Khodorkovsky verdict draws international criticism

Khodorkovsky verdict draws international criticism

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[JURIST] International human rights organizations and numerous governments criticized Russia’s justice system following Monday’s guilty verdict [JURIST report] against Mikhail Khodorkovsky [defense website; JURIST news archive] and his business partner Platon Lebedev [defense profile] on embezzlement charges. Amnesty International (AI) [advocacy website] urged Russian courts to overturn the verdict [press release], claiming the trial was unfair and appeared politically motivated. AI claimed that prosecutors failed to provide due process for Khodorkovsky by refusing to allow Khodorkovsky to cross-examine witnesses, harassing and pressuring former colleagues to testify against Khodorkovsky and failing to disclose potentially exculpatory evidence to the defense team. US Secretary of State Hillary Clinton [official profile] also criticized the process [press release], saying that Monday’s verdict “raises serious questions about selective prosecution — and about the rule of law being overshadowed by political considerations. This and similar cases have a negative impact on Russia’s reputation for fulfilling its international human rights obligations and improving its investment climate.” German Foreign Minister Guido Westerwelle [official profile] also criticized the verdict, stating [press release]:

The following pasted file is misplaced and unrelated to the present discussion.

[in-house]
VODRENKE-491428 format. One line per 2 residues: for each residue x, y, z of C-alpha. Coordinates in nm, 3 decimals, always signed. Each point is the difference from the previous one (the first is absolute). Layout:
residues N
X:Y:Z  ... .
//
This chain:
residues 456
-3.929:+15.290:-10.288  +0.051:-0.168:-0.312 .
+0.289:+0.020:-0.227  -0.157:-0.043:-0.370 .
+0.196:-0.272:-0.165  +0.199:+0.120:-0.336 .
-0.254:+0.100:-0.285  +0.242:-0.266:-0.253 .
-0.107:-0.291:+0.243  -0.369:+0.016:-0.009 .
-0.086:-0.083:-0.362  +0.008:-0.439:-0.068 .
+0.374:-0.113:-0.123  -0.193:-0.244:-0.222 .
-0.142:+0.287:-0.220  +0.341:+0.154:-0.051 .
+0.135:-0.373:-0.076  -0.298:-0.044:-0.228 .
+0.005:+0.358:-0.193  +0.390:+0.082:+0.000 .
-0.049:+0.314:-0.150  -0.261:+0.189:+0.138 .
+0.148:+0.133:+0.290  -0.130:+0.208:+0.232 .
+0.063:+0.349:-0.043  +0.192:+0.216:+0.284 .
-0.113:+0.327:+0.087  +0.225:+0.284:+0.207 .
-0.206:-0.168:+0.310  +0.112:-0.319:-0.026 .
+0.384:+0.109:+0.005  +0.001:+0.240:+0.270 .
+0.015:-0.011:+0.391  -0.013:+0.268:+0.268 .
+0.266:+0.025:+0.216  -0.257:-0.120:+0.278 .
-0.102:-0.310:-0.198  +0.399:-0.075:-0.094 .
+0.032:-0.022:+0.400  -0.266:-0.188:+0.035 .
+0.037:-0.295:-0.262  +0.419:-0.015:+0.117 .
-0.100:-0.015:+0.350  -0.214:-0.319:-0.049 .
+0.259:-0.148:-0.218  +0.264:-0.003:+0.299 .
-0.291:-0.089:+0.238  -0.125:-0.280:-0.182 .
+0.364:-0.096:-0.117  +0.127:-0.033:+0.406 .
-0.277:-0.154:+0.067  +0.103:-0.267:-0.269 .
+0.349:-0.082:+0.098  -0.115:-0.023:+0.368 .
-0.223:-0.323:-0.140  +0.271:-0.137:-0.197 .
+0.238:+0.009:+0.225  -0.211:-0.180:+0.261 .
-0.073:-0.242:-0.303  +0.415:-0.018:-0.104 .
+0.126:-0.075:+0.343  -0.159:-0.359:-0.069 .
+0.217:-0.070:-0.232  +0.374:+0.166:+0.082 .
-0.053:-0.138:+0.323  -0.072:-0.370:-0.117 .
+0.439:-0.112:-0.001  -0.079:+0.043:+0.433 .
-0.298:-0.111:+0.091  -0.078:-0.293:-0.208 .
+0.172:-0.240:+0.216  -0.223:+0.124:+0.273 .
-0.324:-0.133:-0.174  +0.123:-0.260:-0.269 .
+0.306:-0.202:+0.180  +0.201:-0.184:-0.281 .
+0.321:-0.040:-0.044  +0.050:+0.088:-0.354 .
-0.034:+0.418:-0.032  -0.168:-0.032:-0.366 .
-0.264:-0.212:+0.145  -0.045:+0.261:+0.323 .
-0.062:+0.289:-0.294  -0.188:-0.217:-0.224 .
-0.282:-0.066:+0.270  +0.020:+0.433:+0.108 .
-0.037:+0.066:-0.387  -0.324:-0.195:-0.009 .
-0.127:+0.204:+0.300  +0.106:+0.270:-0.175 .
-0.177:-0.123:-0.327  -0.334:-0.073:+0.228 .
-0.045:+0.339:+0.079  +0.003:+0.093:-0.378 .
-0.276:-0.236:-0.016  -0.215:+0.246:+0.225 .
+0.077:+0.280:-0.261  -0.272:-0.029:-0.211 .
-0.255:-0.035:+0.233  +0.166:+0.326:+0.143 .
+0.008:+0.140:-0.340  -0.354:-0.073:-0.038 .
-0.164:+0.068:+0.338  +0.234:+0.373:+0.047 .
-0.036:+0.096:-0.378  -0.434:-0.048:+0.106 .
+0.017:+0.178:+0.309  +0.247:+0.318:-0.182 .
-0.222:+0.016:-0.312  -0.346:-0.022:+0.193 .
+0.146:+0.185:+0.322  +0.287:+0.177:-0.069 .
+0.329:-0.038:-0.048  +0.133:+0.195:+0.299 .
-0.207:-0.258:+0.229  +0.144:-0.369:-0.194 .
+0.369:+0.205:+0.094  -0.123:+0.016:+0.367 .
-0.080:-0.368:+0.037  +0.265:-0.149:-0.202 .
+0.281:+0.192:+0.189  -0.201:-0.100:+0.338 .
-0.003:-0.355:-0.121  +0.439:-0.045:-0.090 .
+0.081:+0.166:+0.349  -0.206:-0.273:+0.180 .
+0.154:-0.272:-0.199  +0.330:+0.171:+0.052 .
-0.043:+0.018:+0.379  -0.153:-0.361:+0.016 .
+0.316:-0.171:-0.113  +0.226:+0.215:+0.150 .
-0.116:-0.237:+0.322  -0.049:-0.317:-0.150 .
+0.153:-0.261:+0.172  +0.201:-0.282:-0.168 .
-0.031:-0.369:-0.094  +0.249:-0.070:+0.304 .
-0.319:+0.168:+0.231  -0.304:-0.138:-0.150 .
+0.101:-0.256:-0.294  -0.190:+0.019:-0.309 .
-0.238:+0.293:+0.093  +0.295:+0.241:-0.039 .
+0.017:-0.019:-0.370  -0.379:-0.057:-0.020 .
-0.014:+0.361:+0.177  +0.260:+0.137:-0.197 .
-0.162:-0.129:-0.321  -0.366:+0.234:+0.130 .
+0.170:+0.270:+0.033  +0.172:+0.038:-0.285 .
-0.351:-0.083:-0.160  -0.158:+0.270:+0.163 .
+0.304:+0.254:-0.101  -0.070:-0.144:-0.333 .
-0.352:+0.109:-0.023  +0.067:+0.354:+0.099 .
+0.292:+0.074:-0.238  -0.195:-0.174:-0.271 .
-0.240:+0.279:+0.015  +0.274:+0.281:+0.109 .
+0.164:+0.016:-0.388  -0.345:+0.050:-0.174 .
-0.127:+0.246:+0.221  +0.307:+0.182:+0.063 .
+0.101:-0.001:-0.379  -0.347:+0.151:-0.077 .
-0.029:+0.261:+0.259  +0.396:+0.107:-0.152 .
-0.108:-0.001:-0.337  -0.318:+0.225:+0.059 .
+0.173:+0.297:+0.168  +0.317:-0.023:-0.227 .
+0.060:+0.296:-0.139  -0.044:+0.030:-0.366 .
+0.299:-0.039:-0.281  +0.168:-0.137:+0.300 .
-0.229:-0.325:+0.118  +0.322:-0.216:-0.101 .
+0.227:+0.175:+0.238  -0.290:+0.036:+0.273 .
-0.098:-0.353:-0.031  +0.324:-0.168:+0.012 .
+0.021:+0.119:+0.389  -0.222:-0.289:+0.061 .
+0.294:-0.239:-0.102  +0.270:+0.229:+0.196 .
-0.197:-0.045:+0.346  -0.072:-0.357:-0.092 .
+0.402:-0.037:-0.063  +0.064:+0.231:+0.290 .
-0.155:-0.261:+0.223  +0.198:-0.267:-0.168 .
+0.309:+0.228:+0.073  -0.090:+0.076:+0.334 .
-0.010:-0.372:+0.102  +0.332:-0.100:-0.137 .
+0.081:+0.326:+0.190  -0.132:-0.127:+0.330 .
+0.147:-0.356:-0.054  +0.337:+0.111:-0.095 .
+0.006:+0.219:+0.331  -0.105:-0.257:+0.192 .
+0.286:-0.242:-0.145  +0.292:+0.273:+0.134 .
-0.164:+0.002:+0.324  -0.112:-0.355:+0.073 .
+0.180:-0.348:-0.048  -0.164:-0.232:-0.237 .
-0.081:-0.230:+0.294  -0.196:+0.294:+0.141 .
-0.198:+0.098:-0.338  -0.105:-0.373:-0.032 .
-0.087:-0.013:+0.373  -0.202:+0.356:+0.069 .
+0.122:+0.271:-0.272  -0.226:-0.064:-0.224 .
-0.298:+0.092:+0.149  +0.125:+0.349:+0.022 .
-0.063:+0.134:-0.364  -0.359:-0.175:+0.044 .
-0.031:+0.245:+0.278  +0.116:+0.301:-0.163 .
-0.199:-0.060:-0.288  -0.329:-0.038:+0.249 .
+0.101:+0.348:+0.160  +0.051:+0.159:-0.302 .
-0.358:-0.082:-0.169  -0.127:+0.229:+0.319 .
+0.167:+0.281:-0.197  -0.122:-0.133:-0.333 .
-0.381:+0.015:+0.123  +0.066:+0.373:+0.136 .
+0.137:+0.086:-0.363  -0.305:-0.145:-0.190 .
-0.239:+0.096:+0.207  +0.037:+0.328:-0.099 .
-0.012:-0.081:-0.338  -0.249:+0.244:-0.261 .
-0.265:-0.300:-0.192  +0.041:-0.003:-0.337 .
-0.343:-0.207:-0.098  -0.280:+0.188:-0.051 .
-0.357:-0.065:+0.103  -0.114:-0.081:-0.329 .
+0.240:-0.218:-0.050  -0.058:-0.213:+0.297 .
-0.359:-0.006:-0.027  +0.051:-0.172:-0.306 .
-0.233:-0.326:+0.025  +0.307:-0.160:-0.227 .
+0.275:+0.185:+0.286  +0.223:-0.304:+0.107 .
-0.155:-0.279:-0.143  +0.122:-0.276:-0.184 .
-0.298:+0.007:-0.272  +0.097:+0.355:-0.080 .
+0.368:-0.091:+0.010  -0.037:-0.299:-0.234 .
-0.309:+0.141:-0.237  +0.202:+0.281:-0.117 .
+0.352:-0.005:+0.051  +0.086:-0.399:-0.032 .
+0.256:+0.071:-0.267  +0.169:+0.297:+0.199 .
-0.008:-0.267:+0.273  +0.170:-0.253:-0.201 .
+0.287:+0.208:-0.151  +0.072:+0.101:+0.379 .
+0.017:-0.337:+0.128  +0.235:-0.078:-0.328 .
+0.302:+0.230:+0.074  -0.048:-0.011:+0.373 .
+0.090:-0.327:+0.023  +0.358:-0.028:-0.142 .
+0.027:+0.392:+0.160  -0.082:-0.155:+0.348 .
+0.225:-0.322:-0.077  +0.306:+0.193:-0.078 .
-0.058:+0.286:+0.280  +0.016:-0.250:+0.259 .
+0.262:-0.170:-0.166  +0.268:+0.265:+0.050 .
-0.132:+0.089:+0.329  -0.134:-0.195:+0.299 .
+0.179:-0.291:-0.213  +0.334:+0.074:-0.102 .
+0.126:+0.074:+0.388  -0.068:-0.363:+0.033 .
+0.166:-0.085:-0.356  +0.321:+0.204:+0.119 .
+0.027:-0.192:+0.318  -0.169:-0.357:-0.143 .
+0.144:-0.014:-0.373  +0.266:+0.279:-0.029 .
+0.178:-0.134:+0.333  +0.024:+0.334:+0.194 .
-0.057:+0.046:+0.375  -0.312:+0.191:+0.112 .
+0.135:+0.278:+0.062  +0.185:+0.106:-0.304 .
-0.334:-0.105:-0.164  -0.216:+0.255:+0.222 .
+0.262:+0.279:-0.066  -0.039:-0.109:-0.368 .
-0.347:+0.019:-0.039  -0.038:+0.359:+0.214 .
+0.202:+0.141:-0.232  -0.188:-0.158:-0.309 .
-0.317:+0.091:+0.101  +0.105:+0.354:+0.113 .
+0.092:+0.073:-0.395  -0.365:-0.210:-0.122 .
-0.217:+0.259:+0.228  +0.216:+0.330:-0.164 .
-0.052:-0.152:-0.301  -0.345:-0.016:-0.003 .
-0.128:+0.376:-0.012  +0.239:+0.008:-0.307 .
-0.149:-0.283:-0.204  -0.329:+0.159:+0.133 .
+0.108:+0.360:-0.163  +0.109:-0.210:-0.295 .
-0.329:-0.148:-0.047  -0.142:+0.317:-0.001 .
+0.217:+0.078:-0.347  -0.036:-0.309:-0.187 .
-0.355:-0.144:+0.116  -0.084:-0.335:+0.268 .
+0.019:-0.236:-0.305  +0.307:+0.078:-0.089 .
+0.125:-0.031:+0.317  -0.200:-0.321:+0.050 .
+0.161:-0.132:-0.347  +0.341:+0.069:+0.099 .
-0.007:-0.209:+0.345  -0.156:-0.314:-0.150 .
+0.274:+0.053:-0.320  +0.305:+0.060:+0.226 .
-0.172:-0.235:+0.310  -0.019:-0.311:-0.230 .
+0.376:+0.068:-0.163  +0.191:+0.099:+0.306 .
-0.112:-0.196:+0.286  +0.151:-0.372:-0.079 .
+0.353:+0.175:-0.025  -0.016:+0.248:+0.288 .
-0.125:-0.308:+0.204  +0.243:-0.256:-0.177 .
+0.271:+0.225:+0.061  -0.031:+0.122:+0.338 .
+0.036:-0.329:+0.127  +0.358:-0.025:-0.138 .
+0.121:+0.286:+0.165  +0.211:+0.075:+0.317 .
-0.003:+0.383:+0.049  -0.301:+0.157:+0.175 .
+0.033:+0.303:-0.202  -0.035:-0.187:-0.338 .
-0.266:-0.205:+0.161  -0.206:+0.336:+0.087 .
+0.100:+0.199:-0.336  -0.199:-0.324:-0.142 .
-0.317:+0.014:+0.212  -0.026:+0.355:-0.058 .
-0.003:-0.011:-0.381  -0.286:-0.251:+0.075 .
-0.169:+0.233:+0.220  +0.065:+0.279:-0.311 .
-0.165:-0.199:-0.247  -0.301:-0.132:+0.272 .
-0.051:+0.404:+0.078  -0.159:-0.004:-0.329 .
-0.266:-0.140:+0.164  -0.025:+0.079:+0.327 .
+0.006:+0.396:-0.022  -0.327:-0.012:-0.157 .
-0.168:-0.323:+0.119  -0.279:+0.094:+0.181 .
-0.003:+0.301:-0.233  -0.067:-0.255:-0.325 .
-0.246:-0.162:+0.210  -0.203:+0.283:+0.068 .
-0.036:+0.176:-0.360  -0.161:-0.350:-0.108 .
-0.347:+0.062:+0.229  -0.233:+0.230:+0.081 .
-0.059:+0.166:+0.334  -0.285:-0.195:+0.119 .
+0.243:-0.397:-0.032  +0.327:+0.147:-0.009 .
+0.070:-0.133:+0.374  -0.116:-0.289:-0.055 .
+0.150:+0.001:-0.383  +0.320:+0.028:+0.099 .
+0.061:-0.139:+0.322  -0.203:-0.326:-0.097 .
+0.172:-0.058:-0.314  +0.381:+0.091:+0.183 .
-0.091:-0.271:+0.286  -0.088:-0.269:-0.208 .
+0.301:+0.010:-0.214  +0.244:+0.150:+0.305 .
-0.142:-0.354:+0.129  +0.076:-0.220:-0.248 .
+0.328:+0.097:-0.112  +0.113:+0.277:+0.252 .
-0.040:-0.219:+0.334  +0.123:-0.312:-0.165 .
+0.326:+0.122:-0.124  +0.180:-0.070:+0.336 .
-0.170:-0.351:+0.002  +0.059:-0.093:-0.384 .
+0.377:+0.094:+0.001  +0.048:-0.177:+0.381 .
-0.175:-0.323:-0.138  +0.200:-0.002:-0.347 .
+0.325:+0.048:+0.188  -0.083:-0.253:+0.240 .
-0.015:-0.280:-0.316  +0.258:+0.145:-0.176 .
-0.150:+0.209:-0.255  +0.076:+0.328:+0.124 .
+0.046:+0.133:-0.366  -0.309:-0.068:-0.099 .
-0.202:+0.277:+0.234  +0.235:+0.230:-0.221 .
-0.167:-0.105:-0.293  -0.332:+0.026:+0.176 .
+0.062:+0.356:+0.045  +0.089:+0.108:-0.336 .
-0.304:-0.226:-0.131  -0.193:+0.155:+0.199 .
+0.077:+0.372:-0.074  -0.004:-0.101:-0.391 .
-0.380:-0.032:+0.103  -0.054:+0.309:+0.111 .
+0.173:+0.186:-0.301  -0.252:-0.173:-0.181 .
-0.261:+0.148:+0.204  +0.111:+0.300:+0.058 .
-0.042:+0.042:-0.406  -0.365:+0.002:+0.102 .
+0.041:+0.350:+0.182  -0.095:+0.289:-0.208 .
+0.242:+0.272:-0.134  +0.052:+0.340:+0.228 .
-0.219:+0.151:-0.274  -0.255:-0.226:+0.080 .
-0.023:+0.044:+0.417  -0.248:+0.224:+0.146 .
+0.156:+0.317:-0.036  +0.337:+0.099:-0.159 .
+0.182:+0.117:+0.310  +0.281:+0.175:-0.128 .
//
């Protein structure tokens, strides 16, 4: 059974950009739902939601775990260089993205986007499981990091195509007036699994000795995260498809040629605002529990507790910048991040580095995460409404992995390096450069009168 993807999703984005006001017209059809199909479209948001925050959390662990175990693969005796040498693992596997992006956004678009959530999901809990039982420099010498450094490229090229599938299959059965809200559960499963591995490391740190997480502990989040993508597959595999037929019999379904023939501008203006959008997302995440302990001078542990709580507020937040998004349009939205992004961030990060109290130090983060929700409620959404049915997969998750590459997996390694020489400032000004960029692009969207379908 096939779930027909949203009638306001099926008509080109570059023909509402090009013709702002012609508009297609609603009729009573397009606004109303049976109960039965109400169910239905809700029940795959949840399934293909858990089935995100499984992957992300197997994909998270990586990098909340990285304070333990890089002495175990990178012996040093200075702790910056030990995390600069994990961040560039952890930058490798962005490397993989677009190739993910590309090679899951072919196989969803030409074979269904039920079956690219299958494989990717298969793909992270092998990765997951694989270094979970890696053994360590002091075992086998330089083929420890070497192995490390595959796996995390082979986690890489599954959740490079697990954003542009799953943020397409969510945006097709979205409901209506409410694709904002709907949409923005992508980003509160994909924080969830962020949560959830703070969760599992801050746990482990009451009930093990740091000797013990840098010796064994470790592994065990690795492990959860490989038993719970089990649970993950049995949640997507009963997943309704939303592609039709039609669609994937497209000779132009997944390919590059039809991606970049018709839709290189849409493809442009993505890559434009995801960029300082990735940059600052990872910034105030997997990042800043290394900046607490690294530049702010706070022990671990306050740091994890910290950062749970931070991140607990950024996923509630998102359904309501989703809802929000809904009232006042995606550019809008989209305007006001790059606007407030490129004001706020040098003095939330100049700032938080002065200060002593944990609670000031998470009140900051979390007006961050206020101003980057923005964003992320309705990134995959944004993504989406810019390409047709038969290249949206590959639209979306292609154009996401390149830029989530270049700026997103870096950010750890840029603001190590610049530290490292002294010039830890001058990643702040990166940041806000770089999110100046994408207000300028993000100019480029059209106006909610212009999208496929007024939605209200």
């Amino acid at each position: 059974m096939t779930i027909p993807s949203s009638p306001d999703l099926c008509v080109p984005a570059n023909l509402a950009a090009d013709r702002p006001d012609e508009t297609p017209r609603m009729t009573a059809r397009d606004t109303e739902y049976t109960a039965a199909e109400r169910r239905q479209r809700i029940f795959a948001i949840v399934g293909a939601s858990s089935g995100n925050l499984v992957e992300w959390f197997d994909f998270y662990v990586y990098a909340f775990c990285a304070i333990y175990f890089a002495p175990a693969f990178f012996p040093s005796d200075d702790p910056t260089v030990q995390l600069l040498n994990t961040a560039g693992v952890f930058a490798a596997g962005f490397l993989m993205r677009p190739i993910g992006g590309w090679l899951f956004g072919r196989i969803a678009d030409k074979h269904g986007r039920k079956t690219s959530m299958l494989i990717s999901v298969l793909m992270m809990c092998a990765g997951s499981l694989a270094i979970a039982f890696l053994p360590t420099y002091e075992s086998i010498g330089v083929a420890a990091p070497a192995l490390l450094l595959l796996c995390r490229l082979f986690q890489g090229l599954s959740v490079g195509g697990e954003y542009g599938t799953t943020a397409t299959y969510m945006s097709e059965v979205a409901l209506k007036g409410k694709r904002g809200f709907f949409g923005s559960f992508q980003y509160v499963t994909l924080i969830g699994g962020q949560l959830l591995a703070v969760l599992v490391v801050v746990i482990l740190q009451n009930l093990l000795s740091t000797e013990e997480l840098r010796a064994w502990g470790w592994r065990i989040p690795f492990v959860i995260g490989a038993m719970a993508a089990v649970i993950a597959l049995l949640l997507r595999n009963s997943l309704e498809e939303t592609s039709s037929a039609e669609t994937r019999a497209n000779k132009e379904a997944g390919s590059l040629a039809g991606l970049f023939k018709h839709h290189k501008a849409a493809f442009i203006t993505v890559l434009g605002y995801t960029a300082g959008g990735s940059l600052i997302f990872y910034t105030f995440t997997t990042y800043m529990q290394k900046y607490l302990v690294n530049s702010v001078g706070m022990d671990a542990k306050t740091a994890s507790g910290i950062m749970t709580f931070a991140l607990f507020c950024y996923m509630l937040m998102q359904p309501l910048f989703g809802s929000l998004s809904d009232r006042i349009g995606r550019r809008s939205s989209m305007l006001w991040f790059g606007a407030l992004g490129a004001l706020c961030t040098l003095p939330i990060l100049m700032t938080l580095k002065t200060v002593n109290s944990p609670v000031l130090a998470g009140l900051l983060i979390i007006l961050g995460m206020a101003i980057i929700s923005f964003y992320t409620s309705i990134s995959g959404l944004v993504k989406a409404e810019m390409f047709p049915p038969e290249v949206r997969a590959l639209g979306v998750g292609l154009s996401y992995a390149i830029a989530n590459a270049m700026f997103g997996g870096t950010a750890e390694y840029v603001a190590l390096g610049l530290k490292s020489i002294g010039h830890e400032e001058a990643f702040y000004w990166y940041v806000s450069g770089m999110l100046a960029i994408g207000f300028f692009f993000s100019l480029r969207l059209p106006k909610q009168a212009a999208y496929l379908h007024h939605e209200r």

I am greatly concerned that Mikhail Khordorkovsky and Platon Lebedev have once again been found guilty. The circumstances of the trial were most unsatisfactory and a setback for the modernization to which the country aspires. It is in the interest of our Russian partners to take these concerns seriously and firmly uphold the rule of law, democracy and human rights.

A spokesperson for Russia’s Ministry for Foreign Affairs [official website, in Russian] rebuffed criticism from foreign governments [press release, in Russian; RIA Novosti report], declaring “[a]ttempts to exert pressure on the court are unacceptable.” Khodorkovsky and Lebedev are currently serving eight-year prison sentences after being convicted on fraud and tax evasion charges [JURIST report] in 2005 stemming from attempts to embezzle valuable assets from Yukos. Prosecutors are seeking a six-year prison term for Khodorkovsky, but a sentence will not be handed down [Moscow Times report] until Judge Viktor Danilkin finishes reading the 250-page verdict.

The trial has not proceeded without considerable political conflict. In May, former Russian prime minister Mikhail Kasyanov [BBC profile] testified [JURIST report] that former president and current prime minister Vladimir Putin [official website; JURIST news archive] ordered Khodorkovsky’s arrest for political reasons, indicating that Khodorkovsky had funded the Communist Party [party website, in Russian] without first getting approval to do so from the president. Some critics of the Russian government have argued that the charges against Khodorkovsky and Lebedev are politically motivated [JURIST op-ed] due to Khodorkovsky’s opposition to Putin. In March, Khodorkovsky criticized Russia’s justice system [JURIST report] as an “assembly line” that inevitably finds the government’s political enemies to be guilty. The statement echoed concerns Khodorkovsky had previously expressed about the fairness of Russian trials and the need for widespread reform of the Russian court system [JURIST reports].